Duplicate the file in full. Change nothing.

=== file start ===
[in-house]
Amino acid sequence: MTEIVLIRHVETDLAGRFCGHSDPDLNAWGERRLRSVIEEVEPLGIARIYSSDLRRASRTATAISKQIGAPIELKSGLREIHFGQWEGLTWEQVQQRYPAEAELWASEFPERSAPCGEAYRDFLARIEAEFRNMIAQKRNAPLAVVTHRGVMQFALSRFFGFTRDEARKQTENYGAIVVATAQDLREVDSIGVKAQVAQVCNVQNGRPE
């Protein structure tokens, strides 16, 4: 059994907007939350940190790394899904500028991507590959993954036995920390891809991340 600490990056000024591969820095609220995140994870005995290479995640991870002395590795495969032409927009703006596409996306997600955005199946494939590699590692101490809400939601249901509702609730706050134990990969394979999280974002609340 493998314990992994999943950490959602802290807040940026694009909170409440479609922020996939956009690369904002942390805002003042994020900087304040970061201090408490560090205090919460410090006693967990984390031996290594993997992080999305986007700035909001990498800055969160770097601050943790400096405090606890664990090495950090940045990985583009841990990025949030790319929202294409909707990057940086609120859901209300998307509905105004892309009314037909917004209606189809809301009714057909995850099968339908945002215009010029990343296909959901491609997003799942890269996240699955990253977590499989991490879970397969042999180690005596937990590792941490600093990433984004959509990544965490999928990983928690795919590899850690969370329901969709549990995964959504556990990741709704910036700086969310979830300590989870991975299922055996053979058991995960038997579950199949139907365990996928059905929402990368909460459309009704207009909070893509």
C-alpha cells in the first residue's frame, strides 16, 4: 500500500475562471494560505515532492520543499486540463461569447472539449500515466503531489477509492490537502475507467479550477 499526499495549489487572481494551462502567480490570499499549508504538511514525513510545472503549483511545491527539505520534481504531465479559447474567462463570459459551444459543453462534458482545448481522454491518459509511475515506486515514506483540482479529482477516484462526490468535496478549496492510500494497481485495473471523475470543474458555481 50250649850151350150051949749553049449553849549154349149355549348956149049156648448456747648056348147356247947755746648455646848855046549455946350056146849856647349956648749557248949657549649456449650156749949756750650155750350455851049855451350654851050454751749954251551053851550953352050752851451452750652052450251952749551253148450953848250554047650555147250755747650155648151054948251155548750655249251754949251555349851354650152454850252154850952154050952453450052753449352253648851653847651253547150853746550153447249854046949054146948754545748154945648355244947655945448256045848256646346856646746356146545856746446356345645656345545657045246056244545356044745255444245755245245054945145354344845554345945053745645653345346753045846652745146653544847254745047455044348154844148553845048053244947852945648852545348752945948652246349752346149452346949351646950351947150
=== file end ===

[in-house]
Amino acid sequence: MTEIVLIRHVETDLAGRFCGHSDPDLNAWGERRLRSVIEEVEPLGIARIYSSDLRRASRTATAISKQIGAPIELKSGLREIHFGQWEGLTWEQVQQRYPAEAELWASEFPERSAPCGEAYRDFLARIEAEFRNMIAQKRNAPLAVVTHRGVMQFALSRFFGFTRDEARKQTENYGAIVVATAQDLREVDSIGVKAQVAQVCNVQNGRPE
């Protein structure tokens, strides 16, 4: 059994907007939350940190790394899904500028991507590959993954036995920390891809991340 600490990056000024591969820095609220995140994870005995290479995640991870002395590795495969032409927009703006596409996306997600955005199946494939590699590692101490809400939601249901509702609730706050134990990969394979999280974002609340 493998314990992994999943950490959602802290807040940026694009909170409440479609922020996939956009690369904002942390805002003042994020900087304040970061201090408490560090205090919460410090006693967990984390031996290594993997992080999305986007700035909001990498800055969160770097601050943790400096405090606890664990090495950090940045990985583009841990990025949030790319929202294409909707990057940086609120859901209300998307509905105004892309009314037909917004209606189809809301009714057909995850099968339908945002215009010029990343296909959901491609997003799942890269996240699955990253977590499989991490879970397969042999180690005596937990590792941490600093990433984004959509990544965490999928990983928690795919590899850690969370329901969709549990995964959504556990990741709704910036700086969310979830300590989870991975299922055996053979058991995960038997579950199949139907365990996928059905929402990368909460459309009704207009909070893509």
C-alpha cells in the first residue's frame, strides 16, 4: 500500500475562471494560505515532492520543499486540463461569447472539449500515466503531489477509492490537502475507467479550477 499526499495549489487572481494551462502567480490570499499549508504538511514525513510545472503549483511545491527539505520534481504531465479559447474567462463570459459551444459543453462534458482545448481522454491518459509511475515506486515514506483540482479529482477516484462526490468535496478549496492510500494497481485495473471523475470543474458555481 50250649850151350150051949749553049449553849549154349149355549348956149049156648448456747648056348147356247947755746648455646848855046549455946350056146849856647349956648749557248949657549649456449650156749949756750650155750350455851049855451350654851050454751749954251551053851550953352050752851451452750652052450251952749551253148450953848250554047650555147250755747650155648151054948251155548750655249251754949251555349851354650152454850252154850952154050952453450052753449352253648851653847651253547150853746550153447249854046949054146948754545748154945648355244947655945448256045848256646346856646746356146545856746446356345645656345545657045246056244545356044745255444245755245245054945145354344845554345945053745645653345346753045846652745146653544847254745047455044348154844148553845048053244947852945648852545348752945948652246349752346149452346949351646950351947150